updated 07:40 pm EDT, Tue April 14, 2009
Microsoft vs Alcatel claim
The U.S. Patent and Trade Office (USPTO) has rejected several claims included in a patent held by Alcatel-Lucent, following a request by Microsoft and Dell to have the patent re-examined in May of 2007, according to IDG. The interim decision is the latest chapter in a lengthy dispute, potentially leading to a successful appeal of a federal court ruling that asked Microsoft to pay $358 million in compensation to the telecommunications company.
The rejected claims involve the "Day" patent that was initially part of a larger patent battle that began in 2002. Alcatel-Lucent accused Microsoft, Dell and Gateway of infringement, although the remaining dispute surrounds technology used in Microsoft's Outlook software.
In April 2008 a federal jury concluded that the claims were valid, and awarded Alcatel-Lucent with the sizable compensation. Microsoft filed a appeal with the Federal Circuit Court of Appeals to reverse the decision, although the case is still pending. The "Day" claims are the focus of the appeal, however, and the patent office rejection could weigh heavily in Microsoft's favor.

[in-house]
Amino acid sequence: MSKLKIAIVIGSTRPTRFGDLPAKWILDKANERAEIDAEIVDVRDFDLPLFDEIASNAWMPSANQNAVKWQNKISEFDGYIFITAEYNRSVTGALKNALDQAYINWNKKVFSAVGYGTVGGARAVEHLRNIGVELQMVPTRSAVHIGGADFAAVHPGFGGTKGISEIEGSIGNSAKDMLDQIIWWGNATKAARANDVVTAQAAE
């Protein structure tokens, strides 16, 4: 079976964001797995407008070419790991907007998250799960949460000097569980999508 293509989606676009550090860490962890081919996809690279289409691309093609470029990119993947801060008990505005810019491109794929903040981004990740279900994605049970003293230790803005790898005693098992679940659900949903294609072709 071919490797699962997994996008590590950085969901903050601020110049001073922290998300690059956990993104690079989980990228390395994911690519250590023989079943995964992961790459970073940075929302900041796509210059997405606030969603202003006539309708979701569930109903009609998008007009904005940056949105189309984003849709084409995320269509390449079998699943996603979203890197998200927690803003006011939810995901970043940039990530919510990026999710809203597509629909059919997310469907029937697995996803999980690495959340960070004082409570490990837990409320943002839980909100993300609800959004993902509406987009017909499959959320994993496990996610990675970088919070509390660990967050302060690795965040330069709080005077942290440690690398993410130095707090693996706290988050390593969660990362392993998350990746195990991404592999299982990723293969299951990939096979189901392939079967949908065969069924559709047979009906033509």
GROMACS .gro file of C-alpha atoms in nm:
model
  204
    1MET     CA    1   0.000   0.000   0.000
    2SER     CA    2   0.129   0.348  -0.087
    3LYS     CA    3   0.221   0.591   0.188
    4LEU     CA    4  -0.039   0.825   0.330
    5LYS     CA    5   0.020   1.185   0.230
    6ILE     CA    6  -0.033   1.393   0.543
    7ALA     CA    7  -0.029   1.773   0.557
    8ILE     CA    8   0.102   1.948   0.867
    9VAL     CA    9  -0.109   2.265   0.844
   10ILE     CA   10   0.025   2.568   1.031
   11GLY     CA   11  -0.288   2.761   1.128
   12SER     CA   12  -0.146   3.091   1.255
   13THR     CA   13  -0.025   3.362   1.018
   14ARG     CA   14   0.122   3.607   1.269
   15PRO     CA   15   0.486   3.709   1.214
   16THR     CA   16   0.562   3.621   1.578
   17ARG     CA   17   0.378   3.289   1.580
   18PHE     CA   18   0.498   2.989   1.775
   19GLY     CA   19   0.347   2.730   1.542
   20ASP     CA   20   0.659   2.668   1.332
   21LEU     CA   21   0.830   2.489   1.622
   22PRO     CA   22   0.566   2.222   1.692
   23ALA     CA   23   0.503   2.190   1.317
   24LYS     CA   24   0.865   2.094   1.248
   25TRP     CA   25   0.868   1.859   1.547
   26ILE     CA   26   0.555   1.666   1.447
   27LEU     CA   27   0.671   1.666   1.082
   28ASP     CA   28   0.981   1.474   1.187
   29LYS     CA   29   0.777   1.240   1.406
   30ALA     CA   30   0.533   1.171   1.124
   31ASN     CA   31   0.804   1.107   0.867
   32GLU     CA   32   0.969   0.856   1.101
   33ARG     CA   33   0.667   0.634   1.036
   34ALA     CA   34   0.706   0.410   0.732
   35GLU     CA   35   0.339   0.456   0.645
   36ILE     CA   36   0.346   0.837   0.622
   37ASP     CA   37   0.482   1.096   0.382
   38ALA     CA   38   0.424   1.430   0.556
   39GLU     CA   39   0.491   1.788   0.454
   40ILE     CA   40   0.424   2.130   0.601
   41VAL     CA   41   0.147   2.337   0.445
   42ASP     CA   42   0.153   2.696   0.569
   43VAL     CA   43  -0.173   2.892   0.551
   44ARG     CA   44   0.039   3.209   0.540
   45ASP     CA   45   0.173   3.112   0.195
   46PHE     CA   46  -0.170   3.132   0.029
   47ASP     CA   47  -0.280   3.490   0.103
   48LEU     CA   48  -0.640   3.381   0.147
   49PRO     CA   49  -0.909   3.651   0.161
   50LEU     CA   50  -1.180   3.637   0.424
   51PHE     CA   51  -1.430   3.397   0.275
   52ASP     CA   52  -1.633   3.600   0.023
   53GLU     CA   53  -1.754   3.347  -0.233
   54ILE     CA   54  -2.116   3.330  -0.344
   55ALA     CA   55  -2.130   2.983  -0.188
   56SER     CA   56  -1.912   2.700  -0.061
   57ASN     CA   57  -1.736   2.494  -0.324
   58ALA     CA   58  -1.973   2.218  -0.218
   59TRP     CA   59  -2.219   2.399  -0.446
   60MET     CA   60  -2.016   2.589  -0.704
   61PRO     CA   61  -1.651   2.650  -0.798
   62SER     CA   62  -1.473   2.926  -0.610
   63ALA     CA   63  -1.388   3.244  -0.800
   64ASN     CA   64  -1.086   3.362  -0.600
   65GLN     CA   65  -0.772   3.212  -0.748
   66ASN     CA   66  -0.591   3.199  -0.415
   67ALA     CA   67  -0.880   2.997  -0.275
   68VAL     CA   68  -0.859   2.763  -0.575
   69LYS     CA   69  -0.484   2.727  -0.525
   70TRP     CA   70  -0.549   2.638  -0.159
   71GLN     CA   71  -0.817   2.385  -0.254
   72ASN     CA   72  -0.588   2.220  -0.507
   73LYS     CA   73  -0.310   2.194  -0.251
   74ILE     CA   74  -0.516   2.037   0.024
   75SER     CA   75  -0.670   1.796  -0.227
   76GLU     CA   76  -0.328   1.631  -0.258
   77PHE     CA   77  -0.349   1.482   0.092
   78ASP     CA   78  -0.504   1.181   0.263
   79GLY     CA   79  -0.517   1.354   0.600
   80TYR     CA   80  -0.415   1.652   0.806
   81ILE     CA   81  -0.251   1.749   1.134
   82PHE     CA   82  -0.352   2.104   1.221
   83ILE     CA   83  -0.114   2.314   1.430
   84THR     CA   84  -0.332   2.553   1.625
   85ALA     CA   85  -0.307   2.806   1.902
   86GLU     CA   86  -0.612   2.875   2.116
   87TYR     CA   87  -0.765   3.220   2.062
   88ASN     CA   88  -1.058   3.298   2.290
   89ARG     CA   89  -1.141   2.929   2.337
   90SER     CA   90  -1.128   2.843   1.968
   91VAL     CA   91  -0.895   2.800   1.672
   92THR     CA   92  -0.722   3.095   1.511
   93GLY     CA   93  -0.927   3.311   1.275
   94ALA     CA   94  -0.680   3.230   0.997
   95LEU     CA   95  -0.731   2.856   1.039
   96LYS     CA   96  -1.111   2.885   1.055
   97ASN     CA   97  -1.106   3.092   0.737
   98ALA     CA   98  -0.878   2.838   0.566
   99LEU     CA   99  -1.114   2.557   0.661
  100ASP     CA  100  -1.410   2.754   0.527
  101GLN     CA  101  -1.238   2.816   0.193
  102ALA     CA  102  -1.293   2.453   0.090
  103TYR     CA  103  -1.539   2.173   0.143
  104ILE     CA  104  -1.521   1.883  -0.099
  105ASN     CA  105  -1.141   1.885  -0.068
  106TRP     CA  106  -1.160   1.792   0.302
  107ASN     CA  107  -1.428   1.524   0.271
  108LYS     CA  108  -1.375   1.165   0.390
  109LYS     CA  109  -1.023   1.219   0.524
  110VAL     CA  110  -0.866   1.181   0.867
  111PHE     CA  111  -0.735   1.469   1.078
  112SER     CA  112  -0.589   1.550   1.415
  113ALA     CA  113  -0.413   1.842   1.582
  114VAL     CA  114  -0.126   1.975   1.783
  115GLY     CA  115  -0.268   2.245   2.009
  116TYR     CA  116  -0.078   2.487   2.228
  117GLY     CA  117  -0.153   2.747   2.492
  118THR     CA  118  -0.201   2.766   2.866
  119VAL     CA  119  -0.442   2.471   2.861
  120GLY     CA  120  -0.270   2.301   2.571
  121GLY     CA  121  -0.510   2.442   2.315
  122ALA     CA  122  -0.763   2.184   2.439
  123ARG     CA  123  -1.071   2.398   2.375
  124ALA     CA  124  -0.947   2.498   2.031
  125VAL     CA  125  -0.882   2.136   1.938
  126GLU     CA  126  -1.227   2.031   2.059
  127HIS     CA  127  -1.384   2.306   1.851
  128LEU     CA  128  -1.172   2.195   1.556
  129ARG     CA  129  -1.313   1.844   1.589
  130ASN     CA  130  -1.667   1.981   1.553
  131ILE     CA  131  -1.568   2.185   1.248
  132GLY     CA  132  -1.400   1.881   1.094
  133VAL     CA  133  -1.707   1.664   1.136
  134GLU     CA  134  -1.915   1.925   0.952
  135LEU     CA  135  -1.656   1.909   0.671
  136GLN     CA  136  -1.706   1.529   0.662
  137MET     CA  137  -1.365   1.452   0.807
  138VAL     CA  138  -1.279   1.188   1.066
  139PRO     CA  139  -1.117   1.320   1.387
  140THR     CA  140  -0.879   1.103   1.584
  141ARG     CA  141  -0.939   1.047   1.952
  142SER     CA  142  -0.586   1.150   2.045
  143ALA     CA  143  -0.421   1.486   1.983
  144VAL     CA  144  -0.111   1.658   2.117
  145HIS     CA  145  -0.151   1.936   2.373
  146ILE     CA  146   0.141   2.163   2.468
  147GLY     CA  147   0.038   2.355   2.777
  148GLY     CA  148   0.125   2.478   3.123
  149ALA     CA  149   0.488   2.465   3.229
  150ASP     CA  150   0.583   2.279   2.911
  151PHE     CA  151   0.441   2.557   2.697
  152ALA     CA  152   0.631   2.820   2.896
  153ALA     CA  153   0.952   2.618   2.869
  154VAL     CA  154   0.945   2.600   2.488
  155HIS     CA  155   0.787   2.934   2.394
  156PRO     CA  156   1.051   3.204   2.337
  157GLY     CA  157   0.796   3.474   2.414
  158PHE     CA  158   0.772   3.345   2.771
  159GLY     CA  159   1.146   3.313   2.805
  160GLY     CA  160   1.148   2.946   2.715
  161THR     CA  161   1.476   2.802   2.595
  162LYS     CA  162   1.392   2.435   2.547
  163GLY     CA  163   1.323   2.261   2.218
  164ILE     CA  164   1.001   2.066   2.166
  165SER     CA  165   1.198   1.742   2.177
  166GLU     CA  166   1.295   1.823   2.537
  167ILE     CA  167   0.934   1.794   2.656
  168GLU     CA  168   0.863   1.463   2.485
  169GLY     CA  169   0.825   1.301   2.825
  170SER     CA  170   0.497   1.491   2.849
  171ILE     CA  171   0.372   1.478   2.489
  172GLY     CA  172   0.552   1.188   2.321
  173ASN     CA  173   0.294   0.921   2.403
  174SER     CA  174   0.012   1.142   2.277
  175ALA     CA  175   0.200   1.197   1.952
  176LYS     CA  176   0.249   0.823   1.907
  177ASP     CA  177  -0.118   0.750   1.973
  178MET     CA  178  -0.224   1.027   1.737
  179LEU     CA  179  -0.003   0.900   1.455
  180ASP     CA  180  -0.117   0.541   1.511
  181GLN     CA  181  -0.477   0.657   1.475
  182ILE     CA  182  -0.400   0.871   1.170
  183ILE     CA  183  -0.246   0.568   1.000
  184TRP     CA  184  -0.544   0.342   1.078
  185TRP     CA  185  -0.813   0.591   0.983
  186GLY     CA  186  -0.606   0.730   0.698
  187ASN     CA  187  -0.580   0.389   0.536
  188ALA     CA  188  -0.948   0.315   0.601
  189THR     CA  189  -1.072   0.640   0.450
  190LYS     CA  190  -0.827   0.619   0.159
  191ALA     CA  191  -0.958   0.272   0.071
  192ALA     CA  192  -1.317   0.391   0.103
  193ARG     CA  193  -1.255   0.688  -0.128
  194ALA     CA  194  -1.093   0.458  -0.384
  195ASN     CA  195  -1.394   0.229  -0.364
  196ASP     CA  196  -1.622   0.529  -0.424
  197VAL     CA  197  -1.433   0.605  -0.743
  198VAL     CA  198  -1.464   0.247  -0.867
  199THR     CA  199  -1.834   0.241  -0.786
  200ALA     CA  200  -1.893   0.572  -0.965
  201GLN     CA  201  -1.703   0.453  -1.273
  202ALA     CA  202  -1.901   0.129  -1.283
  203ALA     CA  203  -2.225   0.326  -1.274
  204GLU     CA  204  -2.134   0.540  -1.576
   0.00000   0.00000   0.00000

Microsoft representative David Bowermaster claimed the recent decision "will bolster our arguments that the Day patent is invalid and the jury's verdict should be reversed."
Alcatel-Lucent does not feel that the case is closed, as the patent office decision has not yet been finalized. The patent is still "valid and valuable," claims Mary Ward, a spokesperson for the company. "Despite Microsoft's suggestion, this interim decision does not conclude the re-examination process or result in an ultimate determination of invalidity of the patent."